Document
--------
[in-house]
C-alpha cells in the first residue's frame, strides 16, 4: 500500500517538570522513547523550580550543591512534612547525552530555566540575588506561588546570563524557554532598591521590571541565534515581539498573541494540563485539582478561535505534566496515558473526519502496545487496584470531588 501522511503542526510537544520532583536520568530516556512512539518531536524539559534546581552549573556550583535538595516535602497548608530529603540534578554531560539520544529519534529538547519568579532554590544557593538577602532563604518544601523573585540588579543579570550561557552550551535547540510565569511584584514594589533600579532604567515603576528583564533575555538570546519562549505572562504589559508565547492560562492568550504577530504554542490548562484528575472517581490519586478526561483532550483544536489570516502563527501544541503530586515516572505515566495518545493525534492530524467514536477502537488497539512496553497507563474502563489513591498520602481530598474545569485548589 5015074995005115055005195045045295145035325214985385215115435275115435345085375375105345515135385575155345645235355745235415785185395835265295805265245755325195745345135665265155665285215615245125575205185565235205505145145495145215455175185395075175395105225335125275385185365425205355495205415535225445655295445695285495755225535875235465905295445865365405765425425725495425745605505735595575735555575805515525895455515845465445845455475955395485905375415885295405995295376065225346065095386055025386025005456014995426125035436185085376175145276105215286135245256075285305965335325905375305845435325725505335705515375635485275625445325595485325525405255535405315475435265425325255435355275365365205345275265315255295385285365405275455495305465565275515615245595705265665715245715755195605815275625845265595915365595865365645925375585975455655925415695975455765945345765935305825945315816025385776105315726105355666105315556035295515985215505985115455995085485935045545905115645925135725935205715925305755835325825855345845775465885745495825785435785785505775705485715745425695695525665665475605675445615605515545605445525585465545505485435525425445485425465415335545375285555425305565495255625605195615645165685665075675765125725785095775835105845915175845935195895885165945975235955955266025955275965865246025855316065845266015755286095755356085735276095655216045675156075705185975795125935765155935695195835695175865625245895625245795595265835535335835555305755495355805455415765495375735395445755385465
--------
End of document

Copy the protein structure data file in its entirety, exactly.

[in-house]
C-alpha cells in the first residue's frame, strides 16, 4: 500500500517538570522513547523550580550543591512534612547525552530555566540575588506561588546570563524557554532598591521590571541565534515581539498573541494540563485539582478561535505534566496515558473526519502496545487496584470531588 501522511503542526510537544520532583536520568530516556512512539518531536524539559534546581552549573556550583535538595516535602497548608530529603540534578554531560539520544529519534529538547519568579532554590544557593538577602532563604518544601523573585540588579543579570550561557552550551535547540510565569511584584514594589533600579532604567515603576528583564533575555538570546519562549505572562504589559508565547492560562492568550504577530504554542490548562484528575472517581490519586478526561483532550483544536489570516502563527501544541503530586515516572505515566495518545493525534492530524467514536477502537488497539512496553497507563474502563489513591498520602481530598474545569485548589 5015074995005115055005195045045295145035325214985385215115435275115435345085375375105345515135385575155345645235355745235415785185395835265295805265245755325195745345135665265155665285215615245125575205185565235205505145145495145215455175185395075175395105225335125275385185365425205355495205415535225445655295445695285495755225535875235465905295445865365405765425425725495425745605505735595575735555575805515525895455515845465445845455475955395485905375415885295405995295376065225346065095386055025386025005456014995426125035436185085376175145276105215286135245256075285305965335325905375305845435325725505335705515375635485275625445325595485325525405255535405315475435265425325255435355275365365205345275265315255295385285365405275455495305465565275515615245595705265665715245715755195605815275625845265595915365595865365645925375585975455655925415695975455765945345765935305825945315816025385776105315726105355666105315556035295515985215505985115455995085485935045545905115645925135725935205715925305755835325825855345845775465885745495825785435785785505775705485715745425695695525665665475605675445615605515545605445525585465545505485435525425445485425465415335545375285555425305565495255625605195615645165685665075675765125725785095775835105845915175845935195895885165945975235955955266025955275965865246025855316065845266015755286095755356085735276095655216045675156075705185975795125935765155935695195835695175865625245895625245795595265835535335835555305755495355805455415765495375735395445755385465